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People Like Us, Union Theatre (Courtesy of Paul Nicholas Dyke) (8) Sarah Toogood, Paul Giddings, Gemma-Germaine

People Like Us, Union Theatre – Review

Pros: A 15 minute interval that lets you mentally prepare for the fact that there’s a second half.

Cons: Shockingly bad and self-absorbed dialogues, lack of dramatism, cheap reactionary propaganda.

Pros: A 15 minute interval that lets you mentally prepare for the fact that there’s a second half. Cons: Shockingly bad and self-absorbed dialogues, lack of dramatism, cheap reactionary propaganda. When you hear that there’s a new play written by Julie Burchill, you obviously run to see it. She’s one of the wittiest and funniest living British journalists, even if you happen to disagree with pretty much everything she says or writes about when it comes to politics. Refreshingly unapologetic about her working-class background and self-defined “militant feminist”, she’s just unique. Hence the shocking disappointment with which I left…

Summary

Rating

A poorly written play that presents bigotry where it could have showcased valid arguments.

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When you hear that there’s a new play written by Julie Burchill, you obviously run to see it. She’s one of the wittiest and funniest living British journalists, even if you happen to disagree with pretty much everything she says or writes about when it comes to politics. Refreshingly unapologetic about her working-class background and self-defined “militant feminist”, she’s just unique.

Hence the shocking disappointment with which I left the theatre after seeing People Like Us. Although I’m very aware of the high expectations with which I headed into Southwark that evening, no one had prepared me for such a disaster.

The plot concerns five London friends who have a book club. It is just as wanky and pretentious as you might expect. They have been running it for years quite successfully, sharing books and countless bottles of wine. The group meets at Ralph’s (Kamaal Hussain), an Oxbridge writer who, in a typical middle-age male crisis, recently left wife and kids for Clemence (Marine Andre), a French woman considerably younger than him. They are joined by close friend Stacey (Gemma-Germaine), gay northerner Frances (Sarah Toogood), and happy-go-lucky Will (Paul Giddings).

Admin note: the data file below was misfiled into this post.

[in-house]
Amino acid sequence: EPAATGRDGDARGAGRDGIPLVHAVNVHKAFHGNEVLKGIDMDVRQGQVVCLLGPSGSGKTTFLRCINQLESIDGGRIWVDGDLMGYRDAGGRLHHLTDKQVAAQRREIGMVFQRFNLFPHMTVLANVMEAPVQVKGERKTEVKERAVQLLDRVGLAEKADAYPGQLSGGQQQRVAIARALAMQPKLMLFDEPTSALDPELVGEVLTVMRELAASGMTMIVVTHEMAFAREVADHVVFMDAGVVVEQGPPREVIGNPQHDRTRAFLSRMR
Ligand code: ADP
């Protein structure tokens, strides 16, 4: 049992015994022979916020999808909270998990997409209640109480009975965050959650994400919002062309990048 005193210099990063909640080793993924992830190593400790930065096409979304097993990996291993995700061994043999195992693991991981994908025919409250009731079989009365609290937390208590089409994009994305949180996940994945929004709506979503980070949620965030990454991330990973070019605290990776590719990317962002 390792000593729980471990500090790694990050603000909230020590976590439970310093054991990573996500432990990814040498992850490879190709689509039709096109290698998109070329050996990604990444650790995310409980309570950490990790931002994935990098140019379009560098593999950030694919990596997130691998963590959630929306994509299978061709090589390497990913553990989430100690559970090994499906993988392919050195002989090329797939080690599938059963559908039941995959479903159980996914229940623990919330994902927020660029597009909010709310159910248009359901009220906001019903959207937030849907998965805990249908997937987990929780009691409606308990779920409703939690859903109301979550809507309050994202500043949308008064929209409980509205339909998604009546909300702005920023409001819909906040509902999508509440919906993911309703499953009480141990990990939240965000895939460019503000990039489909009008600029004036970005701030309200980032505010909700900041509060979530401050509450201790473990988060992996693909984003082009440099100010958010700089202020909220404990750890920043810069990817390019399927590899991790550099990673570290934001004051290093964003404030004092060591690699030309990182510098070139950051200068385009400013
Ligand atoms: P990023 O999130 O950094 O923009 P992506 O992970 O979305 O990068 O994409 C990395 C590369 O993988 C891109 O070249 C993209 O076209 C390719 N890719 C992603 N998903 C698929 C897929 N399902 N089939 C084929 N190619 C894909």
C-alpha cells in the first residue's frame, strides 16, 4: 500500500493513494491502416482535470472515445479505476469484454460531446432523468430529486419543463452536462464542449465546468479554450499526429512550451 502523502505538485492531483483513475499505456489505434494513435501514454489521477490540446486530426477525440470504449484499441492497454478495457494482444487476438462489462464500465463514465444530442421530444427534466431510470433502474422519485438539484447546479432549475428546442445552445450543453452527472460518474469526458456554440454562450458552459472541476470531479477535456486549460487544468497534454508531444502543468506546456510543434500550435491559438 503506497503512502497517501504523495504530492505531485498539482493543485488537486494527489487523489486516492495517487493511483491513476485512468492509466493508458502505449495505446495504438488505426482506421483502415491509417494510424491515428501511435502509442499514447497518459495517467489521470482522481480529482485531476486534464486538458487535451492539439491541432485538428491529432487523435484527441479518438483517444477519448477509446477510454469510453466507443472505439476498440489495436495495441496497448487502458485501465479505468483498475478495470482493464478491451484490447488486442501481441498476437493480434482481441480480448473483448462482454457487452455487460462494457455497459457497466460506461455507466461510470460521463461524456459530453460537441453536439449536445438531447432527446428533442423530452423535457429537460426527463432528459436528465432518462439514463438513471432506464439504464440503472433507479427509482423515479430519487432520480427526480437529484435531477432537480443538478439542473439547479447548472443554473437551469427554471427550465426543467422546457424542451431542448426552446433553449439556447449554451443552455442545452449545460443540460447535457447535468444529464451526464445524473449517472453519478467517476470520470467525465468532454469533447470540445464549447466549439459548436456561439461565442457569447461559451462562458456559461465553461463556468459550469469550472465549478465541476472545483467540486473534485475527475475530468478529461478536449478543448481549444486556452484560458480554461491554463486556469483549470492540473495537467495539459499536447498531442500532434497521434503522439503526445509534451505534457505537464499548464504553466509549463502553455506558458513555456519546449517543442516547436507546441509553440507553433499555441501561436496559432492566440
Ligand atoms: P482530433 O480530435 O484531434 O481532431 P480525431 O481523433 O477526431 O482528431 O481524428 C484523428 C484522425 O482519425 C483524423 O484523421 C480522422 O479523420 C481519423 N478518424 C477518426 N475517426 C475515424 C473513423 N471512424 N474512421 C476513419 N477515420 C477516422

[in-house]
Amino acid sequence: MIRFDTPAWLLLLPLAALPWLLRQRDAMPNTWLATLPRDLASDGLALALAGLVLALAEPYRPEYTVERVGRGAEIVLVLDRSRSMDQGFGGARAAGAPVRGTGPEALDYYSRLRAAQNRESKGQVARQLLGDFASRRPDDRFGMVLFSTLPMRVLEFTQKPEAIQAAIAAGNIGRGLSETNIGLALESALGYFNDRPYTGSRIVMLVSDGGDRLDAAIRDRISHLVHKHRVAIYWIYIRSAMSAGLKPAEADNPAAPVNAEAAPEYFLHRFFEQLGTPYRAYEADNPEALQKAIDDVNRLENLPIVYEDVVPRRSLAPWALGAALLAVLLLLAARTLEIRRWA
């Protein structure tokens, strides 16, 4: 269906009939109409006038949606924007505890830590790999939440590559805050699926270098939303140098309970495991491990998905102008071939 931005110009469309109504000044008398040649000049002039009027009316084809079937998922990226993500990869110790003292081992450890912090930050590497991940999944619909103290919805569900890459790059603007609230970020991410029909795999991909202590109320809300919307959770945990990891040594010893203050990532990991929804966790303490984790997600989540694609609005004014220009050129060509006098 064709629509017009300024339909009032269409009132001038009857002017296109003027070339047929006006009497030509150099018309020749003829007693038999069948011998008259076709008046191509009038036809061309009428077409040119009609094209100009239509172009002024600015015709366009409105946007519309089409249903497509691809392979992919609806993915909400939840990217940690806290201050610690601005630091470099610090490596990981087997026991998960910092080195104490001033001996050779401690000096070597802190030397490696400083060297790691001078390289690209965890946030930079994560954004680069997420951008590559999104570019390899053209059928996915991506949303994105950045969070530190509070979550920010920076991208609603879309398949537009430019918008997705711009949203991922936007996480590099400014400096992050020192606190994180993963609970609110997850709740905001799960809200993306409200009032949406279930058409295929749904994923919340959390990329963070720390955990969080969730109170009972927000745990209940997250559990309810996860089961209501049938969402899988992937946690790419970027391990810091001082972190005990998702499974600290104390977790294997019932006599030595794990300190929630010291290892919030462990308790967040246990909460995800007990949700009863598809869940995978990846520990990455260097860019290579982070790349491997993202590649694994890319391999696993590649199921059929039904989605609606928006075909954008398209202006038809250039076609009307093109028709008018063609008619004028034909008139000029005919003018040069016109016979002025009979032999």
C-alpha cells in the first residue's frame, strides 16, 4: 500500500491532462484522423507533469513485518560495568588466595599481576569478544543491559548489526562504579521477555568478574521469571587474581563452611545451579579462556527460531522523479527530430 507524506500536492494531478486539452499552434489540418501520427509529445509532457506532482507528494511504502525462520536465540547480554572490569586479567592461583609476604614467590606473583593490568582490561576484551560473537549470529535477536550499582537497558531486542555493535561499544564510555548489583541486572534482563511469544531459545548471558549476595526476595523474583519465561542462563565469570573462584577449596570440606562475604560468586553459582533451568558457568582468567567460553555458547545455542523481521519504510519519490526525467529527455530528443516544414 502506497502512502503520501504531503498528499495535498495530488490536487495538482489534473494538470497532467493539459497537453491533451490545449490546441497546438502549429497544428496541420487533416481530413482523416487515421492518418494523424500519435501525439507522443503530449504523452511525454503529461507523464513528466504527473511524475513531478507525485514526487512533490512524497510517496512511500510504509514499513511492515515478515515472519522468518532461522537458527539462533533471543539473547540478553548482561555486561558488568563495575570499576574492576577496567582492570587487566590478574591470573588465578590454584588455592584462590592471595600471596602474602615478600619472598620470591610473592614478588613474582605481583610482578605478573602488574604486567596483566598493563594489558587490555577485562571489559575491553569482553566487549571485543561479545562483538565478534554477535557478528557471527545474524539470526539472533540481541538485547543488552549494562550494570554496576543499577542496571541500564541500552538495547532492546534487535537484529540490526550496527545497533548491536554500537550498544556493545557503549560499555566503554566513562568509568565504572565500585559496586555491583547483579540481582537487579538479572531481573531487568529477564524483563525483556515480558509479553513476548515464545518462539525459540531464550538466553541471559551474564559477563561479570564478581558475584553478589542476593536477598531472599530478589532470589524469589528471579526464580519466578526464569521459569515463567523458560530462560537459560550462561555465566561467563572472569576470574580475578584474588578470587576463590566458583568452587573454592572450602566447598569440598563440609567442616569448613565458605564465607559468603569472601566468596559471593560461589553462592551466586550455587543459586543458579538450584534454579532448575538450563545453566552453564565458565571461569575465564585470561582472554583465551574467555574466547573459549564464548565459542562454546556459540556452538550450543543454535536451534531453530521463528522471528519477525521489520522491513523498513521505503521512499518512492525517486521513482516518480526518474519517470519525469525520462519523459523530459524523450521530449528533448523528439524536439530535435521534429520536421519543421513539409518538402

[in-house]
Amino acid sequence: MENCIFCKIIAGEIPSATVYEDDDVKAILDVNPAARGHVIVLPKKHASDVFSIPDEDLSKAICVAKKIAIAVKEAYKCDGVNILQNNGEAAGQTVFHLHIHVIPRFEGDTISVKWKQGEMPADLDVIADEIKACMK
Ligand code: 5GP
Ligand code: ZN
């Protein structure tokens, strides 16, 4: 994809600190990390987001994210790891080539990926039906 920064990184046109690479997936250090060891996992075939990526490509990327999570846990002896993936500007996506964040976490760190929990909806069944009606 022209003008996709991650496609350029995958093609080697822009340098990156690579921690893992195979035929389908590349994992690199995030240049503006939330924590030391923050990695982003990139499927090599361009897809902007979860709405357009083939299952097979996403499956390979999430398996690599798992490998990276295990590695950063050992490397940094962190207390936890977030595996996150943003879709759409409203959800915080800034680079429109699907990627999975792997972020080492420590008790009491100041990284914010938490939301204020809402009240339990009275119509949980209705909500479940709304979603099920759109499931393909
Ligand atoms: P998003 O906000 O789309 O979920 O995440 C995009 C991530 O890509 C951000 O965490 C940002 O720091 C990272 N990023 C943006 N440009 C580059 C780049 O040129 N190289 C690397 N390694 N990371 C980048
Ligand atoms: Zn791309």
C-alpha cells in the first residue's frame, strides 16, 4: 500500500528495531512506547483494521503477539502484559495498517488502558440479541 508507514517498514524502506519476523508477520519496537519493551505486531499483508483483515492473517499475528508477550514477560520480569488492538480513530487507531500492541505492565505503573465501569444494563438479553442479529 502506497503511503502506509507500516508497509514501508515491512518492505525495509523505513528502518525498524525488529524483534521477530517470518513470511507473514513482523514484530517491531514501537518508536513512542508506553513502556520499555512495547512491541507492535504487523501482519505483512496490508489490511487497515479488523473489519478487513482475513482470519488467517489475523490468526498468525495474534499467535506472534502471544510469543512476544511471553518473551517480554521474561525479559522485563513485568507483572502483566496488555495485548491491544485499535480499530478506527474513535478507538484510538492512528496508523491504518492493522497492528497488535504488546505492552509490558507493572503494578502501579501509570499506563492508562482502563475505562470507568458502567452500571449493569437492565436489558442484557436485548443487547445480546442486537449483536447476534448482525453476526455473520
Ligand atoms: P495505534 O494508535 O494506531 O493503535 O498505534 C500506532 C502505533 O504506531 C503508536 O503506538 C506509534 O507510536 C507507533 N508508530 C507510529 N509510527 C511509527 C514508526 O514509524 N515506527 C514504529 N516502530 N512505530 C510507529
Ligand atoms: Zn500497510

This particular meeting of the book club takes place just before the Brexit referendum. Ralph, Clemence and Will are remainers, Stacey and Frances leavers, but Ralph forbids the members from talking politics during the meeting. Instead, there is lots of pompous talk around Patricia Highsmith’s The Talented Mr Ripley. Stacey suggests Michel Houellebecq’s controversial book Submission for the next reunion. Referendum takes place. Friends are not friends anymore. Something like that.

It’s not only that the argument of the play is without rhyme or reason; the dialogues are ludicrous, self-absorbed, boring and lack any dramatism or basic entertainment. I can only imagine Julie and Jane (writer Jane Robins, co-author of the play) having a wild night at the pub playing Cards Against Humanity and deciding to put their conversation in writing.

What could have been a positive attempt to showcase the perfectly valid arguments of all those who voted leave not on xenophobic or reactionary Johnson-UKIP-EDL grounds but as a rebellious protest against the British and European establishments, backfires in the most pathetic way. It’s pathetic because there’s no insight in the anti-immigration arguments presented by the characters, and because it’s overrun by surreptitious English nationalism of the most despicable kind.

On one hand, Stacey and Frances celebrate the unexpected result of the referendum as a victory of the working class, an in-your-face kick to the contemptuous city liberals. On the other, Stacey gives the most condescending and sentimental speech about “three little Muslim girls” going to school all dressed in white “like angels” – these poor oppressed Islamic children. Obviously her neighbourhood is riddled with mosques too. Frances adds how uncomfortable she feels in the swimming pool with Muslim men around. It’s so cheap and ludicrous (they even say, not tongue in cheek, “EU superstate”) that it makes you wonder if Burchill and Robins are taking the piss.

If that wasn’t enough, the part about “sex” (the subtitle is “A play about sex and Brexit”) is conspicuous by its absence, which makes me think that it was just a marketing strategy to attract more pervy curious audiences to see the show.

When a play is so dismal, the acting and staging take a very secondary place. And yet in this play the performances are awkward enough to make you wish the play was shorter or at least the interval longer, to brace yourself for the second half. Perhaps my visceral reaction to People Like Us makes the play’s point about the mutual incomprehension in parts of the Brexit debate; to that extent it succeeded. It also succeeded in recreating the tedium and banality of much UK political debate over the last few years.

Author: Julie Burchill and Jane Robins
Director: Ben De Wynter MMC
Producer: Regan de Wynter Williams
Box Office: 020 7261 9876
Booking Link: http://www.uniontheatre.biz/people-like-us.html
Booking Until: 20th October 2018

About Cristina Lago